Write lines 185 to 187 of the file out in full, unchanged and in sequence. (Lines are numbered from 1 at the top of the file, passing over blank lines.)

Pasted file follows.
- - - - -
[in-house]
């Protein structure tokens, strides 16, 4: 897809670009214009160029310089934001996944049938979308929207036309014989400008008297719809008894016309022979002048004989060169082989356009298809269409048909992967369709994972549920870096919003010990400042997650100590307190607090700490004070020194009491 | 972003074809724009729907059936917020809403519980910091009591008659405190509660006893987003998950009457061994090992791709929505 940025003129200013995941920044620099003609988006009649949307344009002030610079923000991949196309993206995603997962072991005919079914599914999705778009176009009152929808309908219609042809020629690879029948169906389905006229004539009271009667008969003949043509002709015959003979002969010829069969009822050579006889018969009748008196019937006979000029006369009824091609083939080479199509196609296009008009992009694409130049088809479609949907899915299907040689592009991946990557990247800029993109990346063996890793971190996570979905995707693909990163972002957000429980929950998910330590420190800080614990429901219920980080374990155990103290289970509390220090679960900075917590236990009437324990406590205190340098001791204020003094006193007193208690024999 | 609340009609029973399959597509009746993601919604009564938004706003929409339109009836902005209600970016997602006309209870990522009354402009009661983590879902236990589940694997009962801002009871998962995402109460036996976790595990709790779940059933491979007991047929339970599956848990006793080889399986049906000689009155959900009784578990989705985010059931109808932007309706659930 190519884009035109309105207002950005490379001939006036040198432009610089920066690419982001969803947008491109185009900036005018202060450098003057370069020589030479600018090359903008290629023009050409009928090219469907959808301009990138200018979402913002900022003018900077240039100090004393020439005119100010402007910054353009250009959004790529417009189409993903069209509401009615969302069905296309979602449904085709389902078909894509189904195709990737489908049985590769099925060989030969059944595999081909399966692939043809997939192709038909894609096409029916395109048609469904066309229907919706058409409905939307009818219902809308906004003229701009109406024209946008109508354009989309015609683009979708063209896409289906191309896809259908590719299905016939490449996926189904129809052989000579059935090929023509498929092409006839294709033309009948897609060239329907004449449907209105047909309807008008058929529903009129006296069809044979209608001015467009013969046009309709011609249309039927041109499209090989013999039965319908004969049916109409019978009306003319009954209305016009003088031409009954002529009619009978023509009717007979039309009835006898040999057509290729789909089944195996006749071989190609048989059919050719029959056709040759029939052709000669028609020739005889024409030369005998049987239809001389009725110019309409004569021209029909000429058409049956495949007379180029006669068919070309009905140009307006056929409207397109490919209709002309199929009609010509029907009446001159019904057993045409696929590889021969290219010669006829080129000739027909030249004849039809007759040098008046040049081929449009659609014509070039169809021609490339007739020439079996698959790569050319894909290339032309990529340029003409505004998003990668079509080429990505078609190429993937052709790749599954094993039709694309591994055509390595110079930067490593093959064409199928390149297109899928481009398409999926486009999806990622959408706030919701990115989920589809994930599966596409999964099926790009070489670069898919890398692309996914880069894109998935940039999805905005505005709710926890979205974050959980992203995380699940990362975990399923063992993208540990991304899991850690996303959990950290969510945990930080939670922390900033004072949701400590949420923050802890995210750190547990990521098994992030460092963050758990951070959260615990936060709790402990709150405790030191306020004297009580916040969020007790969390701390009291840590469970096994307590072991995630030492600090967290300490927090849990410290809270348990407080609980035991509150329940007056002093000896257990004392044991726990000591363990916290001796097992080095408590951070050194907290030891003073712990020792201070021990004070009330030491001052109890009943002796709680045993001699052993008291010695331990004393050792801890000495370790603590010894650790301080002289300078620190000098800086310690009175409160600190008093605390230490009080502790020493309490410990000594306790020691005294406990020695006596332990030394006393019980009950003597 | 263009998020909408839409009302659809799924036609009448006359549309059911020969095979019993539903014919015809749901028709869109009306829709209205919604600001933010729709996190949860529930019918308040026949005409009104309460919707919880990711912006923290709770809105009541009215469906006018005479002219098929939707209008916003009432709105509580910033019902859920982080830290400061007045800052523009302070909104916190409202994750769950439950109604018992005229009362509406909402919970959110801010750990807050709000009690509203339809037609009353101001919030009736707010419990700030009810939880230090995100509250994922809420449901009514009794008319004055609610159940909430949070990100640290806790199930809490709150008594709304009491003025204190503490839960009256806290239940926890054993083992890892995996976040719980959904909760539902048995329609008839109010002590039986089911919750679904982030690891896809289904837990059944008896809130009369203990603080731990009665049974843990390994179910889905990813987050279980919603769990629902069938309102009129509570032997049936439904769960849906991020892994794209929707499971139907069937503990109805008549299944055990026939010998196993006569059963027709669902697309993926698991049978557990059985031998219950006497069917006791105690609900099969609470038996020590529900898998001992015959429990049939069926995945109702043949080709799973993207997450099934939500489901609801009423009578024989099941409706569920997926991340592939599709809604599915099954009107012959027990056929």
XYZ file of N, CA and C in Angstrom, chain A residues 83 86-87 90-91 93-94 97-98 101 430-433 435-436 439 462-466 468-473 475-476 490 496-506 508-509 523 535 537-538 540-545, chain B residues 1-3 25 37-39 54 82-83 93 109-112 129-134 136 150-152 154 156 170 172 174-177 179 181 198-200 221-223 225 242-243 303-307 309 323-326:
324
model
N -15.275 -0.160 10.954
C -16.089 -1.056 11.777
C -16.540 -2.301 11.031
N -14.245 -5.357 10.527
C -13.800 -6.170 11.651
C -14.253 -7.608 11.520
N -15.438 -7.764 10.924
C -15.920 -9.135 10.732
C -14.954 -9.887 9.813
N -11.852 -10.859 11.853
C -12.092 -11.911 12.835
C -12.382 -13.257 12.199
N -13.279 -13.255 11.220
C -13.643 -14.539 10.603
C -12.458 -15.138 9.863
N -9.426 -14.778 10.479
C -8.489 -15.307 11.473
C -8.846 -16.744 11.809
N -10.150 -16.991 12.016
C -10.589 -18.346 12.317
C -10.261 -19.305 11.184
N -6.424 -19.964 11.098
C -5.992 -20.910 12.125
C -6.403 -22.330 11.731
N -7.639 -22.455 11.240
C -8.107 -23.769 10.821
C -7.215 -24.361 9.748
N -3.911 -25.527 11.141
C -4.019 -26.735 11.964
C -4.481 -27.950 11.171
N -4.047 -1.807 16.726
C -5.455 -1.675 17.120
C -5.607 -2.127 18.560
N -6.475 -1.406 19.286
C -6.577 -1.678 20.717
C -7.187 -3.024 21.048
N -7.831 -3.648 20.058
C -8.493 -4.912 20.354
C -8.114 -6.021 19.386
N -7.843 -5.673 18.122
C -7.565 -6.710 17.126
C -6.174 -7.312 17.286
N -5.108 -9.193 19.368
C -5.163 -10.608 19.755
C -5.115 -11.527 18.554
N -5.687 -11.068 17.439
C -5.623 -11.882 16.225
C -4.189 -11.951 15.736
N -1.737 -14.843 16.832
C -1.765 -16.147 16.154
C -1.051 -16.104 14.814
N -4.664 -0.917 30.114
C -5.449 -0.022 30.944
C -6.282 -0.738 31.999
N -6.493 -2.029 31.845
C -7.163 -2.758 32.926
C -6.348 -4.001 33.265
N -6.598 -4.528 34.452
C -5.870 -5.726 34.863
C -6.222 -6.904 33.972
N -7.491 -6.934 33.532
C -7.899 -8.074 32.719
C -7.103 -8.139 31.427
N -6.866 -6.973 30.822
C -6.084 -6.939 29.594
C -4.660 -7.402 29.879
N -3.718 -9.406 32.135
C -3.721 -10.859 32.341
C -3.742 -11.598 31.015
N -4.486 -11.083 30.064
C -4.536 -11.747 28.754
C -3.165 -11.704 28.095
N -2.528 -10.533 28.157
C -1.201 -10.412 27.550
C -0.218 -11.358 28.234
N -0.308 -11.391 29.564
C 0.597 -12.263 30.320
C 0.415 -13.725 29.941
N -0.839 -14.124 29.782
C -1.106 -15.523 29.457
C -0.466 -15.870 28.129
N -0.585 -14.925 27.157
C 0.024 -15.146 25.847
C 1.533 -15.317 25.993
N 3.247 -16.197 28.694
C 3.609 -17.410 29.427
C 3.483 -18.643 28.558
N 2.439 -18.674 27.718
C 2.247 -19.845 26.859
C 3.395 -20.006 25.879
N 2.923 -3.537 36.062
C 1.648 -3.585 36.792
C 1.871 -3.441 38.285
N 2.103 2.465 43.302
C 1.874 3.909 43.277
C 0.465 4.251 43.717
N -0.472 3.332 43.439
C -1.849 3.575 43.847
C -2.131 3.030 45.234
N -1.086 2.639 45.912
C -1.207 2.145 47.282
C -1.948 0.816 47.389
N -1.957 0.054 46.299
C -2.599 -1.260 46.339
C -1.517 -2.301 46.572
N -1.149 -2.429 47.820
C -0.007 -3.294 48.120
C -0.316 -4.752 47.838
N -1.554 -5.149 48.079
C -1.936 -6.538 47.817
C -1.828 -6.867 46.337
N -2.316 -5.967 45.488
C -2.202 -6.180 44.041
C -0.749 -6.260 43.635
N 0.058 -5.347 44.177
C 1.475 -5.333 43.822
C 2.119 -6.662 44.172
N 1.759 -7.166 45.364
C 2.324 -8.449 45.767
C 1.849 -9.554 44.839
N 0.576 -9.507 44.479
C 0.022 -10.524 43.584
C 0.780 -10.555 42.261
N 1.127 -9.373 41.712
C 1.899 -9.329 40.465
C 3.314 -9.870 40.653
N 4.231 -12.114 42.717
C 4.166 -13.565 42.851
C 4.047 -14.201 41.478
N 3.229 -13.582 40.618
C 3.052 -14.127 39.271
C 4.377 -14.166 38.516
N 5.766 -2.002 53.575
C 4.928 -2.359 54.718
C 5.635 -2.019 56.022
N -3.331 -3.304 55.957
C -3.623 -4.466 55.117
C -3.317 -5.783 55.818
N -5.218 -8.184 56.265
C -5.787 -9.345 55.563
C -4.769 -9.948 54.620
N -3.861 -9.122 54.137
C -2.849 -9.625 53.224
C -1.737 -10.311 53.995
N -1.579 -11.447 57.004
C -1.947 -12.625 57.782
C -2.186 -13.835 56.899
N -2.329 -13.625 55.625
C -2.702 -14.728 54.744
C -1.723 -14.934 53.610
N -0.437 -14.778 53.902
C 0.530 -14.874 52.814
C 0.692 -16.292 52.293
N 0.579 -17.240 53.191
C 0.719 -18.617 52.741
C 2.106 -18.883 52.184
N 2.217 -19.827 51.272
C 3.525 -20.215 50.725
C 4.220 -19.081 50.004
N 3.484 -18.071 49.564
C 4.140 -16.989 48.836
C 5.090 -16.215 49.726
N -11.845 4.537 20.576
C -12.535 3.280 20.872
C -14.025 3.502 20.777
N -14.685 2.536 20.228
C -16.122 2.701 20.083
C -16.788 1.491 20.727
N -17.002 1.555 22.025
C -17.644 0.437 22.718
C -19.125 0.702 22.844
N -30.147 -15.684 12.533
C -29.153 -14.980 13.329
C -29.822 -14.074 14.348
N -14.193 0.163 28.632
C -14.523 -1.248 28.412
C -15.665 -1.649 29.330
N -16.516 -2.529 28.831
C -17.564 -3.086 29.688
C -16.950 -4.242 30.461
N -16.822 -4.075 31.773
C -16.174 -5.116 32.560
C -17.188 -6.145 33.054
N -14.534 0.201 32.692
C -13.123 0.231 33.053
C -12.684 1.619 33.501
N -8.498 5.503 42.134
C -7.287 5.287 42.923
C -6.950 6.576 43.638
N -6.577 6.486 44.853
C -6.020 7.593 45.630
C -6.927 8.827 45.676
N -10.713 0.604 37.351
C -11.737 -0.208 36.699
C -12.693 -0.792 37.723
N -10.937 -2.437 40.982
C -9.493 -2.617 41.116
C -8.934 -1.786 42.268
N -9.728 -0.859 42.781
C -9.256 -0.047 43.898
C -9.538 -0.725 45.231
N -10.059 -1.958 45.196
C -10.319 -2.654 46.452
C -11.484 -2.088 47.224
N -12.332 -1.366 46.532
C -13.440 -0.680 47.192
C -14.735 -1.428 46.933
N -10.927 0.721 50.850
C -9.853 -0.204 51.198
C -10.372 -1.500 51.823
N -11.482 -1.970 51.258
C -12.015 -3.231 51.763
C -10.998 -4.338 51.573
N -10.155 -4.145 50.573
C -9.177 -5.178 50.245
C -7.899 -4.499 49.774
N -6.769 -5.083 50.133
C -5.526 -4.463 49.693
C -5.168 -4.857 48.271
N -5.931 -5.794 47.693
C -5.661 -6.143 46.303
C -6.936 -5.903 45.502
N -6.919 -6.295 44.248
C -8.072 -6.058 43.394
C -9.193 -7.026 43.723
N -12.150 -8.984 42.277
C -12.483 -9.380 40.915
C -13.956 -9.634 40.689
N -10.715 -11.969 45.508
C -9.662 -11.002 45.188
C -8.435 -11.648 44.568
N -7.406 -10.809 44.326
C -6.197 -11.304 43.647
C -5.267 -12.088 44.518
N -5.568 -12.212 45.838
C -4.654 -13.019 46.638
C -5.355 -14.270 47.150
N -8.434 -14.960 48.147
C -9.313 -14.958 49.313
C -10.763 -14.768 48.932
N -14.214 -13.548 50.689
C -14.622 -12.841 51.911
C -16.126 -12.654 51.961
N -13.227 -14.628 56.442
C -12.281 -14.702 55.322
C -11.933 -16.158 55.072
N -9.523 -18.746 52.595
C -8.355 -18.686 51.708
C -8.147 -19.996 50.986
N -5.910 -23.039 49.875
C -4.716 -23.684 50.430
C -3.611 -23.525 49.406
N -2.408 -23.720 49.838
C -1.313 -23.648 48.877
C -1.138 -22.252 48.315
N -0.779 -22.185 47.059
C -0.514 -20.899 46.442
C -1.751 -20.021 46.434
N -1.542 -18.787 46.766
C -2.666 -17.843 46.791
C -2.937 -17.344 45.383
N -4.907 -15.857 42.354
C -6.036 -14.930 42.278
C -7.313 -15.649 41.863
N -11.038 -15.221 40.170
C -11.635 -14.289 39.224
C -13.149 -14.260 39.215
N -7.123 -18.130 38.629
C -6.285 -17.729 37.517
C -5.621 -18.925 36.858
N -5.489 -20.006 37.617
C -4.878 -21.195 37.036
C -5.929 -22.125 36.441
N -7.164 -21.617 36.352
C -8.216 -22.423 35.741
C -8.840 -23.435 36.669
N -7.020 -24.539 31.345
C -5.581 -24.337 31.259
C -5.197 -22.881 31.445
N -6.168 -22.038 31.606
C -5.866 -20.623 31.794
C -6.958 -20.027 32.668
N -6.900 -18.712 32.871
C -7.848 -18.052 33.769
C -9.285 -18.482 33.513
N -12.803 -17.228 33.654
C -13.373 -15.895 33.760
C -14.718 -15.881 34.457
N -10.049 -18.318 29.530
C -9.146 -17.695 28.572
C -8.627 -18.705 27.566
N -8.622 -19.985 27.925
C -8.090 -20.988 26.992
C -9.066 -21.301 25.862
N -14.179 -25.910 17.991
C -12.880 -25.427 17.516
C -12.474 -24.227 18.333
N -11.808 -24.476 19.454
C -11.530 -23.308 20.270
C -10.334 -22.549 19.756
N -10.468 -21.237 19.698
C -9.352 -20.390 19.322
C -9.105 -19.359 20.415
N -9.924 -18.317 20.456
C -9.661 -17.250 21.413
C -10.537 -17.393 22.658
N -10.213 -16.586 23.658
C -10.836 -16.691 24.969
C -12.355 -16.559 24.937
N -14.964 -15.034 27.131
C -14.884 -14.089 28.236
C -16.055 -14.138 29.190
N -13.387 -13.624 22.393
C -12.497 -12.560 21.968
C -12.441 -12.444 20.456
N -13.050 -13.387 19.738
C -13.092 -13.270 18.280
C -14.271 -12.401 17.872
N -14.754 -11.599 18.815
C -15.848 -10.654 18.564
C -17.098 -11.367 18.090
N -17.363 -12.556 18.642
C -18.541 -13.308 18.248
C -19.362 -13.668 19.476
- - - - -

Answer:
C -16.950 -4.242 30.461
N -16.822 -4.075 31.773
C -16.174 -5.116 32.560